On the process side, the assemblies allow greater efficiency because, over time and use, they become a “tailor-made solution” which is integrated into the fabric of the organization of the estimate. When used consistently, assemblies create value in the process as they become known and trusted components for estimators, checked for completeness of scope and price accuracy, and are an easily repeatable step. on many projects, helping to establish a consistent process.

Assemblies increase the confidence of the estimate

One or more cost line items from a construction cost ledger are used to create an assembly. Essentially, an assembly is a collection of cost line items. The assembly is created by grouping together the elements needed to build a span component. For example, estimating a linear foot of an interior office wall may require the estimator to individually search and select from the construction cost book a dozen cost items (e.g. finishing, etc.) .

This pyramid represents the hierarchy of construction costs. As you move up the pyramid, costs become less granular, with unit prices being the most granular and models the most general. Each cost type is labeled with its corresponding use case. Assemblies are best used to develop early stage estimates for maintenance, repair and replacement projects.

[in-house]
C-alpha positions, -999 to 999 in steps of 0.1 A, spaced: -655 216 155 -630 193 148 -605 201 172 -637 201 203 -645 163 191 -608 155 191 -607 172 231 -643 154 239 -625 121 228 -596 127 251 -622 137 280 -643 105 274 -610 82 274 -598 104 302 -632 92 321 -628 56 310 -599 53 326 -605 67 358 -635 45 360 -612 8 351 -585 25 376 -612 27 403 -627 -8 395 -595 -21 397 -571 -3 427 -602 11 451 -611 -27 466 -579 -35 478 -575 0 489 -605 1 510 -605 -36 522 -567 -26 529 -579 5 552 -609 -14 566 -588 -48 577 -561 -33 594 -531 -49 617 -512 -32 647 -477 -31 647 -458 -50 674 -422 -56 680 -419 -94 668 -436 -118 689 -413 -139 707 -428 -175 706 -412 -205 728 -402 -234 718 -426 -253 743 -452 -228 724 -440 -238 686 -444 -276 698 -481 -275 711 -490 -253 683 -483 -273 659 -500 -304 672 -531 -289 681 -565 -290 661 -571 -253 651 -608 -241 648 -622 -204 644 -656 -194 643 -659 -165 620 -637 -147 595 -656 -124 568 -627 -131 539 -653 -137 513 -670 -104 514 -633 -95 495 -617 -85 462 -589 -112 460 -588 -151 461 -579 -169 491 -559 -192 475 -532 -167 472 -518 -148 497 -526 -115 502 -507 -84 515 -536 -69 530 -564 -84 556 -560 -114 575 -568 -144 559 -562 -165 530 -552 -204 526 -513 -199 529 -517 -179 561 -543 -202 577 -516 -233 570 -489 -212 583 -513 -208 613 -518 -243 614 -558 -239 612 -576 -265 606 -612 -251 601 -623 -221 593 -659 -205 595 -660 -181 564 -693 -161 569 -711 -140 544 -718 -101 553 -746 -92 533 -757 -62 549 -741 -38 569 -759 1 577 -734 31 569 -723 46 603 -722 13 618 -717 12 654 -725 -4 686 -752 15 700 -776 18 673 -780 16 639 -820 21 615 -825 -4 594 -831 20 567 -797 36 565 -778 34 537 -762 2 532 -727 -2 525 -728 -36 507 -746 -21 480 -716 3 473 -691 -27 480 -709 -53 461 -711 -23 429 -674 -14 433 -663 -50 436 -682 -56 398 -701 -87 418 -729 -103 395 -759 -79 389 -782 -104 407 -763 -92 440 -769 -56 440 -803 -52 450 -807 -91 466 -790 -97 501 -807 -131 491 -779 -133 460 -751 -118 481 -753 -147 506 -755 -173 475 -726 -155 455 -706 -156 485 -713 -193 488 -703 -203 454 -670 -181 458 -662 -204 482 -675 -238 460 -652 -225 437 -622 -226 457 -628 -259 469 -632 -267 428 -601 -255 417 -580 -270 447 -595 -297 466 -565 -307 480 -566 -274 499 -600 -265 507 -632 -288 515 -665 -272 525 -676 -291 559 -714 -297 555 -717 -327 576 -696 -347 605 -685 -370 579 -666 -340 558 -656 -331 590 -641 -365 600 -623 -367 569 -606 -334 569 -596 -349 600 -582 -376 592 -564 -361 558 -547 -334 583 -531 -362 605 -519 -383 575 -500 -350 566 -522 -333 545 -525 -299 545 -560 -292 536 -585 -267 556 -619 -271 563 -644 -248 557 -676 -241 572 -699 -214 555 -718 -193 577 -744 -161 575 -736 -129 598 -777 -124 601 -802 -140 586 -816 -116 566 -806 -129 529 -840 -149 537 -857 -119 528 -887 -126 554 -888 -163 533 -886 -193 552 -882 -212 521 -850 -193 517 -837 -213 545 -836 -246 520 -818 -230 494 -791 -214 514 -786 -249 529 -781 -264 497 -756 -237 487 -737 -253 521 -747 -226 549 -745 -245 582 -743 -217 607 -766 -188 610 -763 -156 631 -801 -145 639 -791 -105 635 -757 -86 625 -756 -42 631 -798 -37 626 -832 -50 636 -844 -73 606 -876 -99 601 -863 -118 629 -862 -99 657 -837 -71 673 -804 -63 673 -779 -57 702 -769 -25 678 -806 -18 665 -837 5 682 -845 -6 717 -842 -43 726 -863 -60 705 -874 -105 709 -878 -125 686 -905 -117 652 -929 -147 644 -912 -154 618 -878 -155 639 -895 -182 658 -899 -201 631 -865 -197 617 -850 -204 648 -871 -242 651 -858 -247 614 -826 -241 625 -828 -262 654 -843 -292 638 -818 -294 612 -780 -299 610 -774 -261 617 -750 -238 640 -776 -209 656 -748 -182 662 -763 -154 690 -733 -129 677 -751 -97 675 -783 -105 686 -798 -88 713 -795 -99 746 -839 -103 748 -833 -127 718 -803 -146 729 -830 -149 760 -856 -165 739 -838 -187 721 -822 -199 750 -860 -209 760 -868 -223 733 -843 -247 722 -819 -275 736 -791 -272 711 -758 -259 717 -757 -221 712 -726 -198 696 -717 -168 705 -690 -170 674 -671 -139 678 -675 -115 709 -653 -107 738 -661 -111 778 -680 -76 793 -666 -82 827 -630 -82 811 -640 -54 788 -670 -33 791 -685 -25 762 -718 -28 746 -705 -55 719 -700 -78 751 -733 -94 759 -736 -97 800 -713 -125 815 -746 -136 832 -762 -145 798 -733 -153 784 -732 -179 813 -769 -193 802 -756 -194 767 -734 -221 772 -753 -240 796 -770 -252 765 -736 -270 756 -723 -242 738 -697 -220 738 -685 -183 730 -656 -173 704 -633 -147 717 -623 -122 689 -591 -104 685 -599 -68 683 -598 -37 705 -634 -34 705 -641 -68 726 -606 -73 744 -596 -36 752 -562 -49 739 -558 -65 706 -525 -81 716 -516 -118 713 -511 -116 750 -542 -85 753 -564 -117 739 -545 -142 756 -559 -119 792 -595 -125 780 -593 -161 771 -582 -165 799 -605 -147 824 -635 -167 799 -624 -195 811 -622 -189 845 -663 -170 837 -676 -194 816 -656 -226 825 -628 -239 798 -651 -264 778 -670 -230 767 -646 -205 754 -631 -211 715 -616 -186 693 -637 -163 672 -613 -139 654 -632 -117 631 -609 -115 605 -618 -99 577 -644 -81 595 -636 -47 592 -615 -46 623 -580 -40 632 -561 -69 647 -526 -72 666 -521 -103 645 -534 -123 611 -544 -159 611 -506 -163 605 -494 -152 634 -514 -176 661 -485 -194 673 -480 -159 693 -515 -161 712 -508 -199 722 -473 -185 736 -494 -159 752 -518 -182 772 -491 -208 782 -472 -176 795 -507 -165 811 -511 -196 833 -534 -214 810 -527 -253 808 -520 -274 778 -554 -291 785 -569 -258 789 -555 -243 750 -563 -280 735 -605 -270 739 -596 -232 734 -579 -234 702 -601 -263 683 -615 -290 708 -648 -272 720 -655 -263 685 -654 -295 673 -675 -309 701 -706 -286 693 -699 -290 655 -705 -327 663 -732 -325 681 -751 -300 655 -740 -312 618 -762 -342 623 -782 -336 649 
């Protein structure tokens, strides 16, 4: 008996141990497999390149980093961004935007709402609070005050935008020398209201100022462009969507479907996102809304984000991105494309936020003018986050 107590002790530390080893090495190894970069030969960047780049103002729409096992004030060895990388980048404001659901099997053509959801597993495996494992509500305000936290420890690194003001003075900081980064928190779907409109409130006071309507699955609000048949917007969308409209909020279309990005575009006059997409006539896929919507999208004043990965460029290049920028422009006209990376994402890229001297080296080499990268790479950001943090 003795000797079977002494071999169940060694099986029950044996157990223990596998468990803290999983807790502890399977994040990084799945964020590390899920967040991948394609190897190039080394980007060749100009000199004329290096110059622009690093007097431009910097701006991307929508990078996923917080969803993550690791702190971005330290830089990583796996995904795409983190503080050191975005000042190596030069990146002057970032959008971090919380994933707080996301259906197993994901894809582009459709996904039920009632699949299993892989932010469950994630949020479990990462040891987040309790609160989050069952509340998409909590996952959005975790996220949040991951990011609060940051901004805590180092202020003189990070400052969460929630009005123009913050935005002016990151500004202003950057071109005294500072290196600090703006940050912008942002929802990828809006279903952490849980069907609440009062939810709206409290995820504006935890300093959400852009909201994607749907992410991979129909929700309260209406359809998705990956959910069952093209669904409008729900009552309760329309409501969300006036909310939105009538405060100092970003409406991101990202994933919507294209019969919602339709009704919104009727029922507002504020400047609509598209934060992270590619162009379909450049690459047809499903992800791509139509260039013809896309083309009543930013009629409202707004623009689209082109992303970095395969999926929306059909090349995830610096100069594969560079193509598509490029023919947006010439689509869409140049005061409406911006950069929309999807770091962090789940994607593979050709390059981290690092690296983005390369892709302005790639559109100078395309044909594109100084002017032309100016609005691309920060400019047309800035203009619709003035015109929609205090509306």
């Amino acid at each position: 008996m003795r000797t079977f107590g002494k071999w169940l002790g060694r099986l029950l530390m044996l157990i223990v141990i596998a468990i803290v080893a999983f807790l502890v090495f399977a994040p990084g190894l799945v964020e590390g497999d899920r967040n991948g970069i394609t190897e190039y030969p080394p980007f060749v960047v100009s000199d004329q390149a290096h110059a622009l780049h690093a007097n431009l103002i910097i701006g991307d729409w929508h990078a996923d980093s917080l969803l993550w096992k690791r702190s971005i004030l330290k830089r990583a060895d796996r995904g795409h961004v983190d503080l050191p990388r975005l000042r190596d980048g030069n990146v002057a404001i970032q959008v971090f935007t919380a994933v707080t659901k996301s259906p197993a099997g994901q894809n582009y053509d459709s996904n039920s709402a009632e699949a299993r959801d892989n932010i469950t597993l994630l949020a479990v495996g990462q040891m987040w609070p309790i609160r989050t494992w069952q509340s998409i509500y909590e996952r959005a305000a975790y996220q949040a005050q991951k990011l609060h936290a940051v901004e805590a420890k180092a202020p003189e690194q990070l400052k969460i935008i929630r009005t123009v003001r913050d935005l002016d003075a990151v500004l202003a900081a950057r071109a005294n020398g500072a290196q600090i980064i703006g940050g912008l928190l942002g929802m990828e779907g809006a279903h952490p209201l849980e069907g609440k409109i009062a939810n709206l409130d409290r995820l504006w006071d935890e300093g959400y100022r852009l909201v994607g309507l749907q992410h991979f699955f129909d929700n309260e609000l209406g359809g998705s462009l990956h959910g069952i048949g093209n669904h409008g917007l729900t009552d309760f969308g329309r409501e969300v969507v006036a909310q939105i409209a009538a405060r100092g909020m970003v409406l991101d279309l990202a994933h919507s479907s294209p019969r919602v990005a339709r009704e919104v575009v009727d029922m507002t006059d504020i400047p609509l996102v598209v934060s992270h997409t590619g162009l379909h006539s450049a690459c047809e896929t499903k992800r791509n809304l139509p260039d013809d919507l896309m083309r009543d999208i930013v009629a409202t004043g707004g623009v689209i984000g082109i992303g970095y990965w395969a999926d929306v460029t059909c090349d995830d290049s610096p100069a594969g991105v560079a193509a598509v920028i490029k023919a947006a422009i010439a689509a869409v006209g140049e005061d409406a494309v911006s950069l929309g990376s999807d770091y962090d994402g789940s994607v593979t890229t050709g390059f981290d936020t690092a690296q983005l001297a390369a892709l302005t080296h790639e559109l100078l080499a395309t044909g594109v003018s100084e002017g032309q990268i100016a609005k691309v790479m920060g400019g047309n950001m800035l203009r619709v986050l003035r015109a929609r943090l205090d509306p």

By selecting a “plasterboard wall” from an assembly catalog, these dozen items are already incorporated into the assembly, and the estimator can be sure that they have factored in all the necessary materials (and the corresponding labor) to carry out the scope of the work. By entering a quantity to be removed (for example, the length of the wall), the assembly component is programmed to calculate the estimated total price, including labor and quantities for each cost item included in the cost. Assembly.

This helps ensure a more complete estimate, reduces the risk of missing items, and increases the accuracy of the final estimated cost and deliverable.

Additional Benefits of Using Sets of Cost Items in Estimates

Beyond improving the accuracy of estimates, assemblies of cost items are proving to be extremely useful tools. Here are some of the many direct benefits of assemblies in developing quotes:

  • Increased confidence of estimators in final estimation products.
  • Provide a knowledge base for novice estimators to familiarize themselves with assemblies and their components.
  • Simplify and shorten the estimation process by offering ready-to-use components.
  • Contribute to a better increase in the interpretation of the estimation scope.
  • Facilitate the understanding of the estimate by the stakeholders.
  • Allow quick estimates based on system components by selecting assemblies from catalogs.
  • Help apply a consistent estimation process within an organization.

Using current construction techniques, supplier / contractor prices and
Knowledge of the prevailing market, the data and data engineering professionals of RSMeans are uniquely skilled in customizing the optimal assemblies to generate the greatest benefits while using cost element assemblies to improve the precision of the estimate.